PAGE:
Wednesday, July 16, 2008


I was so sleepy last night I could barely keep up with my student during my last English class for the night. When I finished my class, I was planning to go to bed already but I noticed the featured topic of the local documentary show, "The Correspondents" on the local ABS-CBN channel. On the tv screen were videos of children so severely malnourished, they were dubbed "Batang Kalansay" (Living Child Skeleton). All of a sudden, I forgot about getting my shuteye and got glued on the television. The show presented children aged 2-8 years old suffering from mild to severe malnutrition. These children certainly didn't look their age if you'd compare them to their healthier counterparts. In all of the cases featured, the children's malnutrition started from the time they were still in their mothers' womb. Due to extreme poverty, pregnant women can't have the proper nutrition and daily dose of needed vitamins and minerals. As a result, their fetuses suffer malnutrition from the moment of conception. Life is no better for these children after they're born. With no money for food, these children are lucky to even have one meal a day which would often consist of rice, flavored with a little salt or soy sauce. There are worse days when the families would go on throughout the day without a single meal in their stomachs. As a result of this, the children grow up with severe retardation in their growth, often not being able to walk or talk.

As the images move in front of me, I slowly transfer my gaze on my sleeping children and silently offer a prayer of thanks to God for blessing us with enough food to eat every single day. I realize how lucky my children are...and how lucky I am to have been brought up healthy and happy by my parents. I can't even begin to fathom how hard life really is for those people not so fortunate as I am. It made me forget every little problem I have...surely, no problem could be more serious than what these families must be going through every single day of their lives.

When the tv showed the effect of malnutrition to a child's brain, it came as no wonder why
majority of the children in the Philippines are having difficulty with school and would often fail in aptitude tests for high school or college. With severe malnutrition, the brain stem and surrounding areas would develop more mass of air compared to the brain of a healthy child. The malnourished child would lose focus at school and have difficulty understanding lessons and concepts. One child who was observed for 2 days in school, was already in his 3rd year of Grade 1, having failed the level twice already. He would often go to school on an empty stomach, thus feeling sleepy and lethargic as soon as he arrives in school. It would also be normal for him to come home to an empty table. The child is already 8 years old but his height and weight correspond to the normal measurement for a child who is 3 or 4 years old.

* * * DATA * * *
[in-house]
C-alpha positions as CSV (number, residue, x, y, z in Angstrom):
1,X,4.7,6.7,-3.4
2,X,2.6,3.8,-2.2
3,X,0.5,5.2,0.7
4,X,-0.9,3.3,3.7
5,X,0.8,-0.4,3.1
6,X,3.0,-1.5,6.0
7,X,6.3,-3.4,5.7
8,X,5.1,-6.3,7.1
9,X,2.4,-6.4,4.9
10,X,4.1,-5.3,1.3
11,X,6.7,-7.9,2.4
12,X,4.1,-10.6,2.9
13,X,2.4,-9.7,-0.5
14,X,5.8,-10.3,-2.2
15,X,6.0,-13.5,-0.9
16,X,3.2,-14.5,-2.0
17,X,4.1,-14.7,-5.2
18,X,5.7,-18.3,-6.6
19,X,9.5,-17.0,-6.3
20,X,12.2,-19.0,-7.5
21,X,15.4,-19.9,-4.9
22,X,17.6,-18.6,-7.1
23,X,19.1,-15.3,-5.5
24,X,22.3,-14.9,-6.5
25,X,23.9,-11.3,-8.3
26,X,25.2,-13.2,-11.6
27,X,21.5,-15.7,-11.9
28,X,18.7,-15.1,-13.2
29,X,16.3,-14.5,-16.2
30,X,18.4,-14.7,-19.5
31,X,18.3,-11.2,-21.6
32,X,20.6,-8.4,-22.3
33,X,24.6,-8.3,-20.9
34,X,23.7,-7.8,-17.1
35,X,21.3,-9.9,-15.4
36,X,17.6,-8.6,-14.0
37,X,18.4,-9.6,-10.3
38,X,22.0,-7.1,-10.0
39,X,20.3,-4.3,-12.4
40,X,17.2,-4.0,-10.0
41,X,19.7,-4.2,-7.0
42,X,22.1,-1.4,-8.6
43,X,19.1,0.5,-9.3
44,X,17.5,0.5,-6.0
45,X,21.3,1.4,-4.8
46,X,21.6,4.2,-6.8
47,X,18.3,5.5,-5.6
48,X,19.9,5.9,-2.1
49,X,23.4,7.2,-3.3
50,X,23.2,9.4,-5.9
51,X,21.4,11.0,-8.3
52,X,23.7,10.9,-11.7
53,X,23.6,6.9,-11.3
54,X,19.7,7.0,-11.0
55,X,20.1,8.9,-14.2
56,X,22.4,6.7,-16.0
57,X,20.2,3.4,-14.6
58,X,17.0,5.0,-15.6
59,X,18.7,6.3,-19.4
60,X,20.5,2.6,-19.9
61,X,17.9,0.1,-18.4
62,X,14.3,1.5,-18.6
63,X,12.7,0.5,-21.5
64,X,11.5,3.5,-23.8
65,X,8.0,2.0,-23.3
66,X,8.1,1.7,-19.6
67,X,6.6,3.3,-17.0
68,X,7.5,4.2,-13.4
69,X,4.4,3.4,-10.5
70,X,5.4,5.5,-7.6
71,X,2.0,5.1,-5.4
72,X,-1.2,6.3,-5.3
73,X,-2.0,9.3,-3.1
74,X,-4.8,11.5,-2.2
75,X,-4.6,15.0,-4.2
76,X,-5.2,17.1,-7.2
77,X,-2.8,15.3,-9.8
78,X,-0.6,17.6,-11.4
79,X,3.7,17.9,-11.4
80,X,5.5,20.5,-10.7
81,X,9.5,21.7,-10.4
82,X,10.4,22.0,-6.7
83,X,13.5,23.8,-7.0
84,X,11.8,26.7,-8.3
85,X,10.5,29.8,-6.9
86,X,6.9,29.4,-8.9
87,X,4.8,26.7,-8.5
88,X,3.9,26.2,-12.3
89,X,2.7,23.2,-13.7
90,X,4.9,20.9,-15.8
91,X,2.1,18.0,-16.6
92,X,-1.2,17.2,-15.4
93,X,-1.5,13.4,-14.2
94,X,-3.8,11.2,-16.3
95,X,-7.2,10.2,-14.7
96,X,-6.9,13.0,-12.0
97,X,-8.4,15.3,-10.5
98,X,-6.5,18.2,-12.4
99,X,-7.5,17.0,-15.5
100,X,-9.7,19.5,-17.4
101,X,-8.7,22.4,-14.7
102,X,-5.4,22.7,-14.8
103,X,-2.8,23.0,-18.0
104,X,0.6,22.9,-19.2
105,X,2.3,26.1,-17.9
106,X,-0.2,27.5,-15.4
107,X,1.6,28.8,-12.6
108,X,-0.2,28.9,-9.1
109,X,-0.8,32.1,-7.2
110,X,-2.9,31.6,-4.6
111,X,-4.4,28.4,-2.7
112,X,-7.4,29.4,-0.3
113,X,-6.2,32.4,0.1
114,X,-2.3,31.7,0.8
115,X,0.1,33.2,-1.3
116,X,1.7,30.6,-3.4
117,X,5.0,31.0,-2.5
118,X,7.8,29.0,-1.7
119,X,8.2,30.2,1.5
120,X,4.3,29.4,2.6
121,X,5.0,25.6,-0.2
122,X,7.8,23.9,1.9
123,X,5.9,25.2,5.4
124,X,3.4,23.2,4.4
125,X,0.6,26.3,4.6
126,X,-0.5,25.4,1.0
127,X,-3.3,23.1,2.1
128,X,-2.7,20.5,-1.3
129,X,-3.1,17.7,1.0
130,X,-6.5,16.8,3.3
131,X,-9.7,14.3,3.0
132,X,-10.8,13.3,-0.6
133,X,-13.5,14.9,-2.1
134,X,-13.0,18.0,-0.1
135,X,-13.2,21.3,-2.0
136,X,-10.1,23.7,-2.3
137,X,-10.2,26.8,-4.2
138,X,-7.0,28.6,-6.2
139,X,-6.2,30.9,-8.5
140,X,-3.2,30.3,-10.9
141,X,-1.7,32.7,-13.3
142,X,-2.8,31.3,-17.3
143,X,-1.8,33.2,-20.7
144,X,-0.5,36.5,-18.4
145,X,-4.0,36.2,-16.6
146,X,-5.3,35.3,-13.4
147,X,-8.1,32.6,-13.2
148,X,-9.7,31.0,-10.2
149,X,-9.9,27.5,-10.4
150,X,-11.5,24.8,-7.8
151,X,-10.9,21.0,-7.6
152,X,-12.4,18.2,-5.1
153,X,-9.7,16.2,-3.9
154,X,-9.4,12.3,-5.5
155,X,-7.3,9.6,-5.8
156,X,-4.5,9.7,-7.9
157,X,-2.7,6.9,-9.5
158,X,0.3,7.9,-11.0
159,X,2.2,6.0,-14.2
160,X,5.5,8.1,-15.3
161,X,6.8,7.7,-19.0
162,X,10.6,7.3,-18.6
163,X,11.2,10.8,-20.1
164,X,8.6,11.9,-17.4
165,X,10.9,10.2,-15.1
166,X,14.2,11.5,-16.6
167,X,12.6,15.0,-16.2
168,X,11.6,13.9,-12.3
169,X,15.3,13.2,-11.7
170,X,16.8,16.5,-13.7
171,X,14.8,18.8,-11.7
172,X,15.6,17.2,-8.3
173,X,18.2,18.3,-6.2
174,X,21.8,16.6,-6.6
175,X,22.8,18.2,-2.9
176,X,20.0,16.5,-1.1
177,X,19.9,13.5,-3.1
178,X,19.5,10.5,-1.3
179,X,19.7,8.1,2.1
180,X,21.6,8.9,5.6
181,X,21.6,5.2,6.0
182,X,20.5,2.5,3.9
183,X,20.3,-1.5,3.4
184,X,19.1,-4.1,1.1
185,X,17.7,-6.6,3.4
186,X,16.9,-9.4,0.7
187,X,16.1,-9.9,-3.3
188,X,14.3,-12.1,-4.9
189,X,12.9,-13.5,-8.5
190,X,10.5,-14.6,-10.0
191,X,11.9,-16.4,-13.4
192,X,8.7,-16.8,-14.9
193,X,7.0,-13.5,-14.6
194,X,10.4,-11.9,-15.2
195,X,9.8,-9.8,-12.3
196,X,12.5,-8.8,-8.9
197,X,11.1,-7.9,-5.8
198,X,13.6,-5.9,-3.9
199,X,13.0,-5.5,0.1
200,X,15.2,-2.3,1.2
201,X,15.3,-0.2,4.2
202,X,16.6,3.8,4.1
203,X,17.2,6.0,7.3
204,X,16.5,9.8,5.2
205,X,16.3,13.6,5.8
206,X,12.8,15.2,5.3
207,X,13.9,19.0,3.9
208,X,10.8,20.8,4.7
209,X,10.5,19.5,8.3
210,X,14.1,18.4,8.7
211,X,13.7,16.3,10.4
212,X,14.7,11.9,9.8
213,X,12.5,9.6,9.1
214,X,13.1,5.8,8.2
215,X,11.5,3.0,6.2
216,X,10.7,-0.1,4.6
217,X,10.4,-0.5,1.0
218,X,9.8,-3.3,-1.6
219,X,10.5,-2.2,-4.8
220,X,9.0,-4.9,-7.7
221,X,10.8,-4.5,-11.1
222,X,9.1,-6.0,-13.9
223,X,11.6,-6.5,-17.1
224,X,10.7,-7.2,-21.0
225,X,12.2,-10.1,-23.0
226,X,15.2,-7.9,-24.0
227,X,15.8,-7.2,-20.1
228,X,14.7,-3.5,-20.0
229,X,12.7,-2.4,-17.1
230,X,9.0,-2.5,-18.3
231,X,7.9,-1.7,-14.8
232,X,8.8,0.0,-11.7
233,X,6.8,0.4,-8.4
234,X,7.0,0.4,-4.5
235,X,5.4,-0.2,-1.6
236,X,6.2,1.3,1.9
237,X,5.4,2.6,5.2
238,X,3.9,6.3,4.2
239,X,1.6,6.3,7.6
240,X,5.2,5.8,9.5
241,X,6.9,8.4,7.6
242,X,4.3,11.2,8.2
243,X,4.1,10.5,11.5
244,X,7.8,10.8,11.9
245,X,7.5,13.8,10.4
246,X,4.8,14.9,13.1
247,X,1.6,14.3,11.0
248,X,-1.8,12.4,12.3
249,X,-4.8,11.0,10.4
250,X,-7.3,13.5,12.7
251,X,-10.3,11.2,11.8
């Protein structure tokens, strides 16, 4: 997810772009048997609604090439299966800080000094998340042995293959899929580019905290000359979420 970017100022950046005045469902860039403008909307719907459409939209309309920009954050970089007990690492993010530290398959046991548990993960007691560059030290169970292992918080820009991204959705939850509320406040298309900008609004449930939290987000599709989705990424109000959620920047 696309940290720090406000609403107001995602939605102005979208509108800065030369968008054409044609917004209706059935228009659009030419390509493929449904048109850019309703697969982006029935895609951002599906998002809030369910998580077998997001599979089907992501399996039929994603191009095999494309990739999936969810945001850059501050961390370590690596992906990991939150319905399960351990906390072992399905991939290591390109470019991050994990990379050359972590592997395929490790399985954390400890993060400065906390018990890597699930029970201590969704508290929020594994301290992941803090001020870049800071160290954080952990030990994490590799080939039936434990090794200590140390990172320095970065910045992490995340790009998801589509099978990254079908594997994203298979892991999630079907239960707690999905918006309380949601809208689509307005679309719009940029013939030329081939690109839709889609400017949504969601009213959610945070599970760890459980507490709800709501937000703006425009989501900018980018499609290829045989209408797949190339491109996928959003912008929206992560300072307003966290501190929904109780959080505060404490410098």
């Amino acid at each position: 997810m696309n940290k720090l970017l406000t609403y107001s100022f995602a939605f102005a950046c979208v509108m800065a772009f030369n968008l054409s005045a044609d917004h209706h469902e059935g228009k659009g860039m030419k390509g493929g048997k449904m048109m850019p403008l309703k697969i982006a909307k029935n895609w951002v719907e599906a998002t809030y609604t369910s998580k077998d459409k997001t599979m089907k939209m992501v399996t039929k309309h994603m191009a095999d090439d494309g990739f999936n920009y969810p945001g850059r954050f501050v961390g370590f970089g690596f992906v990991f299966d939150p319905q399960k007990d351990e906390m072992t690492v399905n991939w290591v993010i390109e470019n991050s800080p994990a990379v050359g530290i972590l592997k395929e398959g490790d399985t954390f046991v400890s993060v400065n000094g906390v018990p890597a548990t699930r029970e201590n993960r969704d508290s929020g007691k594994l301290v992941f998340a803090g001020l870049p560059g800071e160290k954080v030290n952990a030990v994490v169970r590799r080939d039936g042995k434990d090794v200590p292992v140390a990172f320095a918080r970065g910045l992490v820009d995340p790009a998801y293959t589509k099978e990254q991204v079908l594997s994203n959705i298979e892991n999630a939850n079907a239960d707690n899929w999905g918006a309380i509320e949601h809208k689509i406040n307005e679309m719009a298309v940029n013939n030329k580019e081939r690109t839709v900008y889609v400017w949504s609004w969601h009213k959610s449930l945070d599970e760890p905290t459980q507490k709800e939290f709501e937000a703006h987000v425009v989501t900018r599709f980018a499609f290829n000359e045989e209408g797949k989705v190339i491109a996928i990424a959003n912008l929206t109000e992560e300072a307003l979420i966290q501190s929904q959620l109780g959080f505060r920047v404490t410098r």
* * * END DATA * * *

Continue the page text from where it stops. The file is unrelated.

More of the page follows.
Watching the show has been an eye opener for me...firstly, to be extra thankful for the life I have, blessed that my children don't have to suffer the same fate. Secondly, it reinforced my belief that nutritious food need not be expensive at all. Maintaining a small garden consisting
of even just a malunggay tree, squash, sayote and kalabasa can provide a family all their nutrition needs. Feeding programs of the government are not the solution, they're only temporary bandages to a growing problem. As one resource person mentioned, what can turn this thing around is the behavior and attitude change of parents...they need not look for food that need to be bought, they can grow them in their own yard or small patch of land. It's so sad that one tearful parent said on the show that she feels so sorry that she wasn't able to train her children to eat simple vegetables and are now suffering this severe oversight. Because of this show, I am more inspired to let my children appreciate vegetables and learn to love eating them.

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